Biology and Biochemistry majors collaborate with faculty in research projects to generate new understanding of a biological question. Current research in the Biology department is summarized below. Or, see the Biology Department page for more information about the program.

Stephen Johnston

Yeast Molecular Biology

Dr. Johnston conducts research using the budding yeast Saccharomyces cerevisiae to answer fundamental questions about how cells work. His recent work involves control of cell growth, protein interactions and connections to cancer and Down syndrome.

Chandreyee Mitra

Behavioral Ecology of Insects

Using tools from animal behavior, physiology and anatomy, and evolutionary biology, Dr. Mitra explores the environmentally mediated life-history trade-off between flight and reproduction in field crickets and the costs and benefits of male nuptial gift giving in swallowtail butterflies.

Greg Ruthig

Amphibian Epidemiology

Dr. Ruthig seeks to understand the ecological interactions between pathogenic microbes and their amphibian hosts, focusing on water molds that infect amphibian eggs and a fungal pathogen of amphibian skin that has been implicated in worldwide amphibian extinctions. His research projects range from field surveys to laboratory experiments and molecular genetics.

Joanna Weremijewicz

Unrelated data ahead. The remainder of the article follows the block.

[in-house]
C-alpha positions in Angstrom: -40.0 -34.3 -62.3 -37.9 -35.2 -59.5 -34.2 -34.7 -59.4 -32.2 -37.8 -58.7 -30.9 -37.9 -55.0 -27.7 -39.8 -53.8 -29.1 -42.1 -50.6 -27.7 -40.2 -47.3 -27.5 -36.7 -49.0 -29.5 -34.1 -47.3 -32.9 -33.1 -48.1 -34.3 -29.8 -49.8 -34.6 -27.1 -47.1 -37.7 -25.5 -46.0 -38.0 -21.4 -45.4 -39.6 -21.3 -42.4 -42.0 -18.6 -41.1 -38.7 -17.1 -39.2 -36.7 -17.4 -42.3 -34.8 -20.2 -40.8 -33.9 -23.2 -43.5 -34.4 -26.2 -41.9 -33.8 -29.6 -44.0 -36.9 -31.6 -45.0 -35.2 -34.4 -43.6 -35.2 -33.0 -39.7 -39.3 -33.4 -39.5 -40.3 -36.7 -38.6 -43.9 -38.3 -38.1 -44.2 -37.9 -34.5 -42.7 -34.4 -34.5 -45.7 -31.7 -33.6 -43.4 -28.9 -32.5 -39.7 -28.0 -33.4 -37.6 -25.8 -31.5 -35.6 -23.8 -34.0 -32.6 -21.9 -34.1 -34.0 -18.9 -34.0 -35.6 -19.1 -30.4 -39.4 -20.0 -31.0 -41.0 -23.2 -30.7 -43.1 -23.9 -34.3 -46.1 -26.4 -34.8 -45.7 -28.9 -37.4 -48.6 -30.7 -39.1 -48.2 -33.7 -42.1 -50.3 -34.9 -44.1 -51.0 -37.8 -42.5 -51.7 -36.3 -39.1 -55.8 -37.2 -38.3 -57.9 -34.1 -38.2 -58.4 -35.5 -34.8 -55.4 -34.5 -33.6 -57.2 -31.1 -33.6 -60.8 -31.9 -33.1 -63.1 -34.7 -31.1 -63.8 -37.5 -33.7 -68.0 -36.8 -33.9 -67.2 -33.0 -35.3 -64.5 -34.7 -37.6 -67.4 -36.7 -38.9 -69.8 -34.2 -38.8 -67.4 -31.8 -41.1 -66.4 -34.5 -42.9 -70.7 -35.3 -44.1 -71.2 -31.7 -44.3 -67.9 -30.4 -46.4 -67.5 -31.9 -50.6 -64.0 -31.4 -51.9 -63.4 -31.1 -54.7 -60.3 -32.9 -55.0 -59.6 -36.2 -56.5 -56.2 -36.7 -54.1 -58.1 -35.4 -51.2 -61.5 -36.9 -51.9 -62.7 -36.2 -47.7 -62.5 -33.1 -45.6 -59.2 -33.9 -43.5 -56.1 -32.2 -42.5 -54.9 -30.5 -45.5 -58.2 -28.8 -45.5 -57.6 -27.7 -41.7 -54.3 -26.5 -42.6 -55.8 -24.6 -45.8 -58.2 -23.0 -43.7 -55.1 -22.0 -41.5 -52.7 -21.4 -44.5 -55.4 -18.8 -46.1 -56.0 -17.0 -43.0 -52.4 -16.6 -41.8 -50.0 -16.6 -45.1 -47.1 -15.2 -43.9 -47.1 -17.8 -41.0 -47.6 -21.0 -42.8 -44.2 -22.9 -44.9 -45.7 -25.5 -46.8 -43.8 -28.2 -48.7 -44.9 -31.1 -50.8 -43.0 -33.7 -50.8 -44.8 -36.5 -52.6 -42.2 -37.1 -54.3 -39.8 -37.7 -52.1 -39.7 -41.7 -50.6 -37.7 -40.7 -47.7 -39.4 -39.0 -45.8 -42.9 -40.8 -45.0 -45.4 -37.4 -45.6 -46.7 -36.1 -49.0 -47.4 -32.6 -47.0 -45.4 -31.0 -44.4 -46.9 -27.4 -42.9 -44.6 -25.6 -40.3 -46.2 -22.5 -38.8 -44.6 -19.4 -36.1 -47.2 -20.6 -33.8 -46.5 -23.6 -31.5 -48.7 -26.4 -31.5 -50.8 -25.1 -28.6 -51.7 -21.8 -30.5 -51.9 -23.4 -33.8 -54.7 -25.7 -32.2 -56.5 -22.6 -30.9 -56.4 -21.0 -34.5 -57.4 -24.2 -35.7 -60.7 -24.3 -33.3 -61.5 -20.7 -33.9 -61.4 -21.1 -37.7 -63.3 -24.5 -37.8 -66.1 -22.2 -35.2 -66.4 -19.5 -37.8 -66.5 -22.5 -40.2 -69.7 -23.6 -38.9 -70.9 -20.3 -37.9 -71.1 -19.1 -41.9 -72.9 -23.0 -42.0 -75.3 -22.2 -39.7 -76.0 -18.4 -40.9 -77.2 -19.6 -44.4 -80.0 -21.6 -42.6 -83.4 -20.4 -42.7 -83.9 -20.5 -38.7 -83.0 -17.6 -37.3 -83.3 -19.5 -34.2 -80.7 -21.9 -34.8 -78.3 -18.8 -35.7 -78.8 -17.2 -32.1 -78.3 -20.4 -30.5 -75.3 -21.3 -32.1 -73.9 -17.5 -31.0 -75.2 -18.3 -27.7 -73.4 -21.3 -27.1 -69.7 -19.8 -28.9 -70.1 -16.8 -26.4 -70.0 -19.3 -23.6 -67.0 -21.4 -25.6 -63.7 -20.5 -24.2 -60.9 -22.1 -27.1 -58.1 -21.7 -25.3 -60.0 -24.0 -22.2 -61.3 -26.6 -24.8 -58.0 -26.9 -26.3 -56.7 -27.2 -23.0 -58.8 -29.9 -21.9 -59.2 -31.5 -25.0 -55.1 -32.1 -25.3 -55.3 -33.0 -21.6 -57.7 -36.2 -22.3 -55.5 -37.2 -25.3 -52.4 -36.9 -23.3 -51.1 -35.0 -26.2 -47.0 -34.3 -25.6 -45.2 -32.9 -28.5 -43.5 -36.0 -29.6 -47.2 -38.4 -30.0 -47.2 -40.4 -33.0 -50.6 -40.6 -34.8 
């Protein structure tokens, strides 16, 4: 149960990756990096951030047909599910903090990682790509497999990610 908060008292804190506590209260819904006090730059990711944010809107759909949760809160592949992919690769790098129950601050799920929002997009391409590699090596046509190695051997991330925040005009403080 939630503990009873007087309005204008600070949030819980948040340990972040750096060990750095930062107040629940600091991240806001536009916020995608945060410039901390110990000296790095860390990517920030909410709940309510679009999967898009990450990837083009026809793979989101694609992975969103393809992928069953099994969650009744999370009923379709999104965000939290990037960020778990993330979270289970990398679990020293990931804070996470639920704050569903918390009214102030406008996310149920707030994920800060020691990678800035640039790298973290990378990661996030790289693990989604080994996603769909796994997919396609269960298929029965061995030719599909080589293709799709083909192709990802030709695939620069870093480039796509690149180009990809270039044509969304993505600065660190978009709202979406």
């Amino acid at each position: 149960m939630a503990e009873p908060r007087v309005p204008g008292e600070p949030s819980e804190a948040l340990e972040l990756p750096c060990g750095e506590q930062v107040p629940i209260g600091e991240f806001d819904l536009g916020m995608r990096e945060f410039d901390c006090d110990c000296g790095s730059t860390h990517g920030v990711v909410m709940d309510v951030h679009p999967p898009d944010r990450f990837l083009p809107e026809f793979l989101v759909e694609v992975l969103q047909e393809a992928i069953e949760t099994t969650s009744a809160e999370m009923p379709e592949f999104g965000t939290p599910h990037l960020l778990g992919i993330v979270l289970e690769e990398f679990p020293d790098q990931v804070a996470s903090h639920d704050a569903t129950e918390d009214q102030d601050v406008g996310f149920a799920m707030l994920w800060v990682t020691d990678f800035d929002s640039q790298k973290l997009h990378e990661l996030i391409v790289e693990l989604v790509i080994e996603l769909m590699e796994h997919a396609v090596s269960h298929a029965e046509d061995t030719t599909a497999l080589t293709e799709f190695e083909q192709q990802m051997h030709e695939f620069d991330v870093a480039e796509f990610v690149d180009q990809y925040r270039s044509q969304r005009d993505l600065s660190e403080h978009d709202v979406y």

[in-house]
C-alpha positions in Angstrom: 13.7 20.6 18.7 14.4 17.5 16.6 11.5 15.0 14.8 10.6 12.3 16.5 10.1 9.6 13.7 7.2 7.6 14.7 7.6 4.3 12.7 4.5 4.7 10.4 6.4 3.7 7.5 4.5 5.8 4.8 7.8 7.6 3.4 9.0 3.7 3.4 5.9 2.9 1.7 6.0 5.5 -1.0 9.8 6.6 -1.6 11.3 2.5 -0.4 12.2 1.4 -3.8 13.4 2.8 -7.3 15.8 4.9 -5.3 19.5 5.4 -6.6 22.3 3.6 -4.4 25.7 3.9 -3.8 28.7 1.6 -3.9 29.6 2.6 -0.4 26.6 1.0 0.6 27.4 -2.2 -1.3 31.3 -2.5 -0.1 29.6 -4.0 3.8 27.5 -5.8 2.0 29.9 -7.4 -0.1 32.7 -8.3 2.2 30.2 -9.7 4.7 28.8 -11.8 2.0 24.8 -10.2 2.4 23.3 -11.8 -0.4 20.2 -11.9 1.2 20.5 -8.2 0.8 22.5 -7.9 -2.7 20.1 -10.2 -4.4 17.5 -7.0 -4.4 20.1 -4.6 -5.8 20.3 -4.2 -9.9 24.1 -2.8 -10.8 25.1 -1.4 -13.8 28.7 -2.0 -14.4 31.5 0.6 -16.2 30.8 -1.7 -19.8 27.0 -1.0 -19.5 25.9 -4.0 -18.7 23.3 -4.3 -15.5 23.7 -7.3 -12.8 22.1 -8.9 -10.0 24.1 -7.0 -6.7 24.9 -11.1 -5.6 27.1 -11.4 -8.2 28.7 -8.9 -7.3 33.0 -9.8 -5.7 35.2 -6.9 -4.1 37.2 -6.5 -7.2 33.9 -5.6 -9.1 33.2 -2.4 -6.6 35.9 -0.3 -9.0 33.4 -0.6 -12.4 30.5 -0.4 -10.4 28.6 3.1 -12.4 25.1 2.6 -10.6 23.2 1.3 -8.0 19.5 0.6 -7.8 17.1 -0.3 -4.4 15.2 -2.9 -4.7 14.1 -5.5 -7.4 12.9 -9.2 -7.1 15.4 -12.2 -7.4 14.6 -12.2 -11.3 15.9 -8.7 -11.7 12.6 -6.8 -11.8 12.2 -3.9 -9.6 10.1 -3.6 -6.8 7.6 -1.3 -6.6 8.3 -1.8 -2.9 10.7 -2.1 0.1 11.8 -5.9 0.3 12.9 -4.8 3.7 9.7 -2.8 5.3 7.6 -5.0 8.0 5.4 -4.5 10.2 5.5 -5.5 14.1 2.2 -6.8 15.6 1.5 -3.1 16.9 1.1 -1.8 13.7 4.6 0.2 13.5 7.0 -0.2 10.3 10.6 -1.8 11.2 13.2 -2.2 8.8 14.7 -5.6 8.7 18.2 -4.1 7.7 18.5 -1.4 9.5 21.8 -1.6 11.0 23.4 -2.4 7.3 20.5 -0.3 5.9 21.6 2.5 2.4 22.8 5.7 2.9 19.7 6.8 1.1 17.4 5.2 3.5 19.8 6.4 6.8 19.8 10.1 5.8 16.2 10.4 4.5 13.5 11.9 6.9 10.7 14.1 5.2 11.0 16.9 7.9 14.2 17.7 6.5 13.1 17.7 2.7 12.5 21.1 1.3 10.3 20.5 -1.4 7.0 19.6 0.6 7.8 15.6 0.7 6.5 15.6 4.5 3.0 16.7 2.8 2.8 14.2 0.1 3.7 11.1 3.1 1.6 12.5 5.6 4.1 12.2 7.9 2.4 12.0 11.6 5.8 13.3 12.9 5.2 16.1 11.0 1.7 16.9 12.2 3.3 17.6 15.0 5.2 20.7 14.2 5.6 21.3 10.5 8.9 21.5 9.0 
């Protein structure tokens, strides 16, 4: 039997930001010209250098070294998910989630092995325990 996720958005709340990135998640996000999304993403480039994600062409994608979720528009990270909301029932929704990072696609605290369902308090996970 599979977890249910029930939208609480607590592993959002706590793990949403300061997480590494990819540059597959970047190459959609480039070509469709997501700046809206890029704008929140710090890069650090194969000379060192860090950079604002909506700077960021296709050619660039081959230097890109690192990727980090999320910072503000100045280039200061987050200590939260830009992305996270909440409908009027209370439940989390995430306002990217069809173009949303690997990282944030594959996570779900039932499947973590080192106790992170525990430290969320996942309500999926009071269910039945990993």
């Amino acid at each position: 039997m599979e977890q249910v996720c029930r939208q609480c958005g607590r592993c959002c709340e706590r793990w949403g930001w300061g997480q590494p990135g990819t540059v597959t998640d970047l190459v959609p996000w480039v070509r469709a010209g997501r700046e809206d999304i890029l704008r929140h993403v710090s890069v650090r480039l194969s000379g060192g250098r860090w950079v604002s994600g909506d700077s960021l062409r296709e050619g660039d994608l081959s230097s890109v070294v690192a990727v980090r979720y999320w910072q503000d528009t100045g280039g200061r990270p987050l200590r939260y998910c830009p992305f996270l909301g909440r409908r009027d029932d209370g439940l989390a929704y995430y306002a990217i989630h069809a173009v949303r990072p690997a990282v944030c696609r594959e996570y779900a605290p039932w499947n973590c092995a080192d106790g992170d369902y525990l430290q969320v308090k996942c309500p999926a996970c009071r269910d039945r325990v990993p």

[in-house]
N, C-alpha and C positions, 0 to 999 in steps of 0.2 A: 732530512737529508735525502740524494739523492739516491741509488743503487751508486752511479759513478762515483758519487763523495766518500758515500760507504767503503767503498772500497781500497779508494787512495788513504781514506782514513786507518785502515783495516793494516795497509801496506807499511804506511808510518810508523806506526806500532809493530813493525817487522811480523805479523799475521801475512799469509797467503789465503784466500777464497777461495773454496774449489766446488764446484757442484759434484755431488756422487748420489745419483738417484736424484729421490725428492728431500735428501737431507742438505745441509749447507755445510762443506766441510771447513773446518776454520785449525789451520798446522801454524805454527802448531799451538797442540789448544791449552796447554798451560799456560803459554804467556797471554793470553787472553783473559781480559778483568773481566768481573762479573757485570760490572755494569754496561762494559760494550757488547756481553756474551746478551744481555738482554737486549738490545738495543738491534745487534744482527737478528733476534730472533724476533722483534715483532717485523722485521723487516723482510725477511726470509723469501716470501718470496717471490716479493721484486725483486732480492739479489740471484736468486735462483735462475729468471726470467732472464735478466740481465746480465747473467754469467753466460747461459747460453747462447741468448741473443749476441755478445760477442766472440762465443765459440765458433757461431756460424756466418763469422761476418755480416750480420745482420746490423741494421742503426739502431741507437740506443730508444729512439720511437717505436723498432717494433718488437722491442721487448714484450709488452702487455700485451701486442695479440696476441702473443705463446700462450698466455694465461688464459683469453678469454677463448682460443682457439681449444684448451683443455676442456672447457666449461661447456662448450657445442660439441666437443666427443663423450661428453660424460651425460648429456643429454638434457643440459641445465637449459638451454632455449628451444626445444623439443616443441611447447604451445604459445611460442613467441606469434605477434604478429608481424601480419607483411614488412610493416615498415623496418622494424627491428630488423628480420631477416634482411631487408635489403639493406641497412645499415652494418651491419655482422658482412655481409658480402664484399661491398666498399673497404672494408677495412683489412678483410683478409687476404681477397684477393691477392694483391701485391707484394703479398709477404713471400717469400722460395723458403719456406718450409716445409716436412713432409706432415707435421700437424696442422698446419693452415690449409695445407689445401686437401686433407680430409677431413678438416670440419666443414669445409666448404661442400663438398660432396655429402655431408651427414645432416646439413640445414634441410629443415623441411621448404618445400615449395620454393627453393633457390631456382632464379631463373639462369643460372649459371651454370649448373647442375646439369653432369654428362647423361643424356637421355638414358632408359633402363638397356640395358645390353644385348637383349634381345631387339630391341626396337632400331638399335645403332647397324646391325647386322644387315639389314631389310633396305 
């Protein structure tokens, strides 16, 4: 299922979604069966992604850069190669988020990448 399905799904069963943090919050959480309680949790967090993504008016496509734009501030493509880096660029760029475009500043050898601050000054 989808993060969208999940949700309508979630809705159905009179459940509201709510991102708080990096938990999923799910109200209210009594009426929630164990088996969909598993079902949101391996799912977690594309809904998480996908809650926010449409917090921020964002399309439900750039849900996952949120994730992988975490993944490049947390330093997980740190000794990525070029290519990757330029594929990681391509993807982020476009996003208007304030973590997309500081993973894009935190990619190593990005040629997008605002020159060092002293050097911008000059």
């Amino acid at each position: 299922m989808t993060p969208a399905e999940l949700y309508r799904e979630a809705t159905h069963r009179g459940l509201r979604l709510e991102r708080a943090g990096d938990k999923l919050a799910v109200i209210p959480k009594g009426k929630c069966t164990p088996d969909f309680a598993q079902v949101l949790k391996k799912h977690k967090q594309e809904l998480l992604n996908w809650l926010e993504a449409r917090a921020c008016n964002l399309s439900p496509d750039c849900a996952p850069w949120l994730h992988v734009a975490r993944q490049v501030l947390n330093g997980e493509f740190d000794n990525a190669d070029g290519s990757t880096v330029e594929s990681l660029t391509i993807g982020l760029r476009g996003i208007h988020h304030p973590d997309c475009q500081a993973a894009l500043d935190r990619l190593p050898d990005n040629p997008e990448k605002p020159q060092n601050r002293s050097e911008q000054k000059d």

Plant Ecology

Dr. Weremijewicz is investigating how interconnecting networks of mycorrhizal fungi affect ecological interactions among plants.

Jennifer Sallee

Drosophila Development

Dr. Sallee is interested in how cells change their shape during development. She explores this question in Drosophila melanogaster (fruit flies), using genetic and molecular techniques to examine the role of the myosin VII protein in denticle development.

Jonathan Visick

Bacterial Molecular Genetics

Proteins can become damaged over time, and nearly all organisms have an enzyme, PCM, that recognizes and repairs isoaspartate, one common form of protein damage. This enzyme is involved in longevity and protection from degenerative disease; Dr. Visick studies its roles in the bacterium Escherichia coli.

John Zenchak

Animal Physiology and Science Education

Dr. Zenchak is developing an animal model for the study of β-hydroxybutyrate as a treatment of childhood epilepsy. He is also involved in research to improve the scientific literacy of elementary and middle school teachers so that they can make science more accessible and understandable.